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State Department's Ortagus on New Israel-Bahrain Diplomacy

Sep.11 -- U.S. State Department Spokesperson Morgan Ortagus discusses the announcement that Bahrain will become the second Gulf nation to establish full diplomatic relations with Israel, joining the United Arab Emirates at the White House for a ceremony celebrating the nations' new relationships next week. She speaks with Bloomberg's Kevin Cirilli in Washington.

Video Transcript

KEVIN CIRILLI: Morgan, another major development in Middle East peace talks with the Israelis announcing normalization of ties with Bahrain.


KEVIN CIRILLI: How did this deal come about?

MORGAN ORTAGUS: Well, I just left the Oval Office with President Trump and his entire team. And I have to say, it was an incredibly historic moment. It was one of those moments-- I was staring at the painting of Abraham Lincoln. It was one of those moments that you remember for a lifetime.

And on the call, right before the press came in, President Trump was talking to Prime Minister Netanyahu and King Hamad of Bahrain. And Prime Minister Netanyahu made the point that it took 26 years to get to an Arab-Israel peace deal. We haven't had one in 26 years. And within 29 days, this administration has had its second historic recognition of Israel from a Gulf Arab state. And we hope that there's more to come in the Middle East, but I think that this is an amazing moment.

How did this happen? And I think that's a great question that you ask. This happens because at the very beginning of this administration, the very first trip that President Trump took overseas was to the Middle East, especially to the Gulf, and then he went to Israel at the end of the trip. And he made it clear that his policy was going to be radically different for the Middle East than that of the previous administration.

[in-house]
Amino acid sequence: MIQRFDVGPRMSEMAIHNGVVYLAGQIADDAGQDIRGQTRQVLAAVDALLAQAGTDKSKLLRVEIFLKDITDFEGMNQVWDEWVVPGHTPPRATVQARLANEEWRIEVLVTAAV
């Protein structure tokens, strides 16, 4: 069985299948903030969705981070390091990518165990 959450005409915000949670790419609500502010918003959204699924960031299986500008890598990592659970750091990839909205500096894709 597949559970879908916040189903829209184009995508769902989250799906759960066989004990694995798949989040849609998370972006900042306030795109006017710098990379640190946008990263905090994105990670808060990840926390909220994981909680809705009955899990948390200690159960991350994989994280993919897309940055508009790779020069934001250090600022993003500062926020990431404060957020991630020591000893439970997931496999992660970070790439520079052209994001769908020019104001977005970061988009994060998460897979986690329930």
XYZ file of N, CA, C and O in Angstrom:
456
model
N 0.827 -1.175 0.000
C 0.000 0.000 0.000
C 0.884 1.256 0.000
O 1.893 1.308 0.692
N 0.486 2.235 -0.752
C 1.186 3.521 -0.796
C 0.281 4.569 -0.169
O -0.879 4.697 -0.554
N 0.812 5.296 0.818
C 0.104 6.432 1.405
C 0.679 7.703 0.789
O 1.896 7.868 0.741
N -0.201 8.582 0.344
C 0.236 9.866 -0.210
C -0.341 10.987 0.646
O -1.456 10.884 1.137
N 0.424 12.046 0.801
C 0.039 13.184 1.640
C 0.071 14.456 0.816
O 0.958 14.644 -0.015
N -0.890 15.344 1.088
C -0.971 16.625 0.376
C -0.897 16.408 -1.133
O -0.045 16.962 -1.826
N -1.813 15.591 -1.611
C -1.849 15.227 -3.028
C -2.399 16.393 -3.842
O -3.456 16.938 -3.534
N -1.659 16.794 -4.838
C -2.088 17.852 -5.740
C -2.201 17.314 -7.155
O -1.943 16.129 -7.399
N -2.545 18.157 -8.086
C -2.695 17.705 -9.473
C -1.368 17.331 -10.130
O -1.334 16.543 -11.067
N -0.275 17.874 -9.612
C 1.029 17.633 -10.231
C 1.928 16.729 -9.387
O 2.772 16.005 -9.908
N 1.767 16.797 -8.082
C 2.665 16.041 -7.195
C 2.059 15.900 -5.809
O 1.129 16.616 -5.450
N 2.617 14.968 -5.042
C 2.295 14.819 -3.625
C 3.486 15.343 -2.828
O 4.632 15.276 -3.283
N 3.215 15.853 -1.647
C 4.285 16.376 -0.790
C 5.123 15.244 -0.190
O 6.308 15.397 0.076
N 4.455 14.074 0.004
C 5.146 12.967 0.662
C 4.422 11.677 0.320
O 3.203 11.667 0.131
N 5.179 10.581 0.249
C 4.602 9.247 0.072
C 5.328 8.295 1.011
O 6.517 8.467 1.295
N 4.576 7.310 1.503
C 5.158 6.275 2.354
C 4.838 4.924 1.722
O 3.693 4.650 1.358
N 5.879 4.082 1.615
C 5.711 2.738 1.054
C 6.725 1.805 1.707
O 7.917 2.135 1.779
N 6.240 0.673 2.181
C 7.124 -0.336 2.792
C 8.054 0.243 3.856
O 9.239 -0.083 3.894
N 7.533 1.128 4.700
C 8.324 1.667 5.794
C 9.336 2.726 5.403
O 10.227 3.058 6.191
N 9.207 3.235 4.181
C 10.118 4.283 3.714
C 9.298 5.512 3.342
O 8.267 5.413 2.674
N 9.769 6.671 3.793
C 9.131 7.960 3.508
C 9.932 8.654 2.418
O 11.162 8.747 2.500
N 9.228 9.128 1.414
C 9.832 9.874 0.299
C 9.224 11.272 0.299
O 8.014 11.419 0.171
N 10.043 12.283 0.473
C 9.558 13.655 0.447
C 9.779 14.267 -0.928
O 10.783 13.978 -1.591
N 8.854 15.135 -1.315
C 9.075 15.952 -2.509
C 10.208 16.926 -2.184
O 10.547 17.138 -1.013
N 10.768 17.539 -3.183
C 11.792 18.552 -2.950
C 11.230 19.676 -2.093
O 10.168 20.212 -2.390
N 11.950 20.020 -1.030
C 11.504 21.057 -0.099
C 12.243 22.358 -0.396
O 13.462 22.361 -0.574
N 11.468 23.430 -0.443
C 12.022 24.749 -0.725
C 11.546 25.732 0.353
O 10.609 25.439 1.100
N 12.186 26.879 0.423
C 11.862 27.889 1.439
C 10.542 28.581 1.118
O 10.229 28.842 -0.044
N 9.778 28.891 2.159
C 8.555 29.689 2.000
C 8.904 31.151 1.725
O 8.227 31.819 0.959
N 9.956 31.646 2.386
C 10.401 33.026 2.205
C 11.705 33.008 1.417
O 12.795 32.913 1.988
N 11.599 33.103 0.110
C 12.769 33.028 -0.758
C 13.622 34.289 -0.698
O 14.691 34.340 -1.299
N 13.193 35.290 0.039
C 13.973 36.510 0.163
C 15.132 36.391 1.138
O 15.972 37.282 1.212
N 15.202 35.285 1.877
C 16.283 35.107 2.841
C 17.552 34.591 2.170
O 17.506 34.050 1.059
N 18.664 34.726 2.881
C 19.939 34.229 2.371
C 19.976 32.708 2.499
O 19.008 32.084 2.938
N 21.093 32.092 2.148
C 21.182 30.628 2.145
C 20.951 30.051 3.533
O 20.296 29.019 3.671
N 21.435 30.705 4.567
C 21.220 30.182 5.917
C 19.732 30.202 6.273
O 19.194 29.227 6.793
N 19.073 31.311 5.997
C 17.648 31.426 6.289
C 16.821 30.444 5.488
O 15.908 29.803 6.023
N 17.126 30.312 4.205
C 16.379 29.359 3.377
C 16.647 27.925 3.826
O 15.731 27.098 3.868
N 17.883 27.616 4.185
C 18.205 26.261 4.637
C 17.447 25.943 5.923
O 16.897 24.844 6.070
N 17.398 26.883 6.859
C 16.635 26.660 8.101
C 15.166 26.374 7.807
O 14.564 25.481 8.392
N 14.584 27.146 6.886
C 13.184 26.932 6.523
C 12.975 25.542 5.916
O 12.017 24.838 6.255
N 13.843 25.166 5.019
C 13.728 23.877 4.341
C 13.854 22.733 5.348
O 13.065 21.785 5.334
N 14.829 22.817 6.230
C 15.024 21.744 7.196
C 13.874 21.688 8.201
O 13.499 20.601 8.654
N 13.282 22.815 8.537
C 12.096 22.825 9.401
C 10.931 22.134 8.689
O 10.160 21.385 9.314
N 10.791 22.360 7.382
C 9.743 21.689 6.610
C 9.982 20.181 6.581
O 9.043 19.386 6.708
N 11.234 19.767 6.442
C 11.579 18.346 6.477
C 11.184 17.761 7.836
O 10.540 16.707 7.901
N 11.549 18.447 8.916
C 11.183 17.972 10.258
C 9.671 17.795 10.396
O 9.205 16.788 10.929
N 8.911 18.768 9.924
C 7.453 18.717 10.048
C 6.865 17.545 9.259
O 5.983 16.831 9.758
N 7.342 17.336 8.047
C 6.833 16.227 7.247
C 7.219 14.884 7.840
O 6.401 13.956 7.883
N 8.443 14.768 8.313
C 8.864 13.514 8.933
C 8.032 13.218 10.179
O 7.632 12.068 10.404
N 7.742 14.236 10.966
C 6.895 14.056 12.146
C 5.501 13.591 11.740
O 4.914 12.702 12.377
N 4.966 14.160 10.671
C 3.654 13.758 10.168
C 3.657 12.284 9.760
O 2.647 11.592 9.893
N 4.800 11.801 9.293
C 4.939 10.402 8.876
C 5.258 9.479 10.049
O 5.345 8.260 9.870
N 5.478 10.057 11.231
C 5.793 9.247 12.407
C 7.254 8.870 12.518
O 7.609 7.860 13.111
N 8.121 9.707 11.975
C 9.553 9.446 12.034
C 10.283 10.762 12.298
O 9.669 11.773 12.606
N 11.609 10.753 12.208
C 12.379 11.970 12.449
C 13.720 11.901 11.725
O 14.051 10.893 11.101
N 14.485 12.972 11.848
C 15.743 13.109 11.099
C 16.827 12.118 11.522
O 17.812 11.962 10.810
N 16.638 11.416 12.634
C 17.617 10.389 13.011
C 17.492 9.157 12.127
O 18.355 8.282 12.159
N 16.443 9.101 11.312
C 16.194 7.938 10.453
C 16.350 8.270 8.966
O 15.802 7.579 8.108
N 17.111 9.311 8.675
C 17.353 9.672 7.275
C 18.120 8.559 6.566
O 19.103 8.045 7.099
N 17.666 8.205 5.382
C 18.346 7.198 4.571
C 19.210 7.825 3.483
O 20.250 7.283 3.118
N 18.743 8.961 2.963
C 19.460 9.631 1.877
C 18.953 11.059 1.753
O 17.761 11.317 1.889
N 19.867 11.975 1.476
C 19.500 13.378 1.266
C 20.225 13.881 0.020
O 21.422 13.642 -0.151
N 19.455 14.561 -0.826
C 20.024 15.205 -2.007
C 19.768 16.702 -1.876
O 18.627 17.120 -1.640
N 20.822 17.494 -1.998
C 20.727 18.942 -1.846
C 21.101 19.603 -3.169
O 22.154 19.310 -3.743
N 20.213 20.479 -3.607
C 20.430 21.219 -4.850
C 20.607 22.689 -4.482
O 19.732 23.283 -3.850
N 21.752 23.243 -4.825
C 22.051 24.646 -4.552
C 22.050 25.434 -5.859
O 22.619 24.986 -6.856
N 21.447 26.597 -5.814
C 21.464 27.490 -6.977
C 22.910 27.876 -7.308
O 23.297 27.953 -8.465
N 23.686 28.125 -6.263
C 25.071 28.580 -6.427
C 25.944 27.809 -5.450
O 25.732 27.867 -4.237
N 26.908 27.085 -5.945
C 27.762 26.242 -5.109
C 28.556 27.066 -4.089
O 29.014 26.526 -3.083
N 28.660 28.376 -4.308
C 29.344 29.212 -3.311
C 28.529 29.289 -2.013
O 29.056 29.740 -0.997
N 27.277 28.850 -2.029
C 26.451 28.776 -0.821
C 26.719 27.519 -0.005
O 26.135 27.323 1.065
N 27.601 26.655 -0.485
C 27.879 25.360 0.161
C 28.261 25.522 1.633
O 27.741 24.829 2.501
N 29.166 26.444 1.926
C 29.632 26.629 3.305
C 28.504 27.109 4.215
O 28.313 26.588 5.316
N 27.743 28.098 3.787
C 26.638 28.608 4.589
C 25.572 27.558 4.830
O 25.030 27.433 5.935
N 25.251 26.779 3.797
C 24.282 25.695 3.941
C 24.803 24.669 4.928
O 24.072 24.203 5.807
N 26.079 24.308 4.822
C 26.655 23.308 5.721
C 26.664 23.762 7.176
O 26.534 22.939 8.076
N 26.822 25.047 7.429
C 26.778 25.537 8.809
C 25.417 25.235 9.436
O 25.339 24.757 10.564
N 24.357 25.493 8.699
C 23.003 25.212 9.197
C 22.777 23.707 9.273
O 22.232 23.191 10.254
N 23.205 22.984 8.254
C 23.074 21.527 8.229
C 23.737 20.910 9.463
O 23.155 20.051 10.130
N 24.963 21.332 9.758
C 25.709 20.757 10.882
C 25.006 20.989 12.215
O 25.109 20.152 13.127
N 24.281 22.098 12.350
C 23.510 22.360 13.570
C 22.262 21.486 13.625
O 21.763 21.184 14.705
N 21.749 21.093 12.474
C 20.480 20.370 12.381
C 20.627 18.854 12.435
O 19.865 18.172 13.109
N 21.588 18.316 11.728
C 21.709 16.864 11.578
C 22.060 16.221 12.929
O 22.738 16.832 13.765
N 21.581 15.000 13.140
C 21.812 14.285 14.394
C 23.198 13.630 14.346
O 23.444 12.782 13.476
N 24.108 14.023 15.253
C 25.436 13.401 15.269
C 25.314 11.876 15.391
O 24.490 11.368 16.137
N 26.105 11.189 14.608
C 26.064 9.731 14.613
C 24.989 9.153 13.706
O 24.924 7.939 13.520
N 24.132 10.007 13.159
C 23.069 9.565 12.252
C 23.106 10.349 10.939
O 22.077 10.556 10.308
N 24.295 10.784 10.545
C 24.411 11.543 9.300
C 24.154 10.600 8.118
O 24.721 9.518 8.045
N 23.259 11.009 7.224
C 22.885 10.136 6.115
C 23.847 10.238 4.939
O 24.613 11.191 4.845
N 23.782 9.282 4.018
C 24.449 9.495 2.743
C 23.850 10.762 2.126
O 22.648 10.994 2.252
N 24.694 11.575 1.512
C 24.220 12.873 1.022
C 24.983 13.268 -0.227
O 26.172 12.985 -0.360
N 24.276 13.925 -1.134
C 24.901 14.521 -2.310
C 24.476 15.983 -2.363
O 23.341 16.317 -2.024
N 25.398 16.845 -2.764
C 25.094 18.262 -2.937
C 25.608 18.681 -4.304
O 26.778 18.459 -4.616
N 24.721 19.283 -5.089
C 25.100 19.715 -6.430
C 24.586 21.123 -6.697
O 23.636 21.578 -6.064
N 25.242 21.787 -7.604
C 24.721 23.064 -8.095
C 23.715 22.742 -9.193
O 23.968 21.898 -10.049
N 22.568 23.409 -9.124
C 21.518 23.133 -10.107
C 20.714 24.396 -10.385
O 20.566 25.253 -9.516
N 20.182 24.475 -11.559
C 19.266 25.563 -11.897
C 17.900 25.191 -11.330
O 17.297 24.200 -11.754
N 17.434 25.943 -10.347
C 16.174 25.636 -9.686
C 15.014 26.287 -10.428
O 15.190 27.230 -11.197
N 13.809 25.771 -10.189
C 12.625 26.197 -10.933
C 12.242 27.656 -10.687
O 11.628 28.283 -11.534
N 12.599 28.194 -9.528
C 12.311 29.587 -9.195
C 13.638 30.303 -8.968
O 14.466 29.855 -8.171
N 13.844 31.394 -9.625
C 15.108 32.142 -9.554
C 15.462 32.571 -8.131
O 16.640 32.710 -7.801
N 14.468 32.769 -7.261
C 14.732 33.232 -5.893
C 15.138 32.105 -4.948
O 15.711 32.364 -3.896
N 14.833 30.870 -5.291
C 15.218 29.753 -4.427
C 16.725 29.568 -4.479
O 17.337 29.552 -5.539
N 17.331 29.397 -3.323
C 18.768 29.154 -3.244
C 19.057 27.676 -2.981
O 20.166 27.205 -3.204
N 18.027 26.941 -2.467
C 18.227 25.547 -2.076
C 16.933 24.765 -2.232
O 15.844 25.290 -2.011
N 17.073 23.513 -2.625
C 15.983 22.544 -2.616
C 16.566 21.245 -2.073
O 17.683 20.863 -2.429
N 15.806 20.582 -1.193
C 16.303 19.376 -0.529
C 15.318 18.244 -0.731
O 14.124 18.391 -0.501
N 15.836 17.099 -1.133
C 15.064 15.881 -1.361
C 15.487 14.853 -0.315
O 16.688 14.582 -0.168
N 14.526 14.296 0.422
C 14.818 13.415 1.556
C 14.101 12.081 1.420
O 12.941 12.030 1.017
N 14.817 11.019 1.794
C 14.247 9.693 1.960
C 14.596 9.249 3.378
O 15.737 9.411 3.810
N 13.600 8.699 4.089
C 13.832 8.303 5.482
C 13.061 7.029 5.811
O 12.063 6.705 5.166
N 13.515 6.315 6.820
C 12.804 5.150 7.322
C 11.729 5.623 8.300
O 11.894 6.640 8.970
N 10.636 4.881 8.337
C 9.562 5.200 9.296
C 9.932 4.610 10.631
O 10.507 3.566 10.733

His policy that he said it was going to pursue was a policy of peace, but it would be one of helping and emboldening our allies and friends, and that means the Gulf states and the state of Israel, and that will mean not rewarding the state of Iran, the Islamic Republic of Iran. So we've had two years, two and a half years of a maximum economic pressure campaign against the state of Iran so that they are unable to fund their terror network in the region. And now you're seeing Arabs and Israelis come together.

KEVIN CIRILLI: What did withdrawing from the Iran deal signal to states like Bahrain and other Arab states?

MORGAN ORTAGUS: That's a great question. You know, people often ask about, what do our allies think about President Trump withdrawing from some of these international deals? I can tell you-- it's obvious. You cover the Europeans. You know that they weren't thrilled. They didn't agree with our decision. Saying that, it doesn't get enough coverage how betrayed are Gulf Arab allies felt about this deal.

They have been very concerned about the billions of dollars that was given to the regime in sanctions relief, the regime in Tehran through the JCPOA. And they were on the frontlines of the terror that was being exported from Tehran during the JCPOA before the sanctions were instituted again. They've had tax on Saudi oil fields, attacks on their ships, attacks on civilian airports, right? Throughout the region. And so these our allies that-- and friends and partners that live next to Iran that understood that and emboldening them and giving them billions of dollars was not going to bring peace to the Middle East. In fact, it was setting the Middle East on fire.

KEVIN CIRILLI: From an economic standpoint, that was also a really-- that has been a really crucial component of all of these negotiations, not just--


KEVIN CIRILLI: --typically the-- a militaristic approach. What, economically, did the administration push for between the Israelis and Bahrain?

MORGAN ORTAGUS: That's another fantastic question. And I think it's important to remember that the benefits of the United Arab Emirates and Bahrain having this now recognition and peace with Israel-- and the importance of this of this recognition is that you have, you know, both UAE and Israel and Bahrain as well, these are all countries that are very technologically advanced. They are countries that have diverse economies, especially UAE, of course. Israel has managed to make it in the region without oil, and so they've had to be incredibly ingenuitive.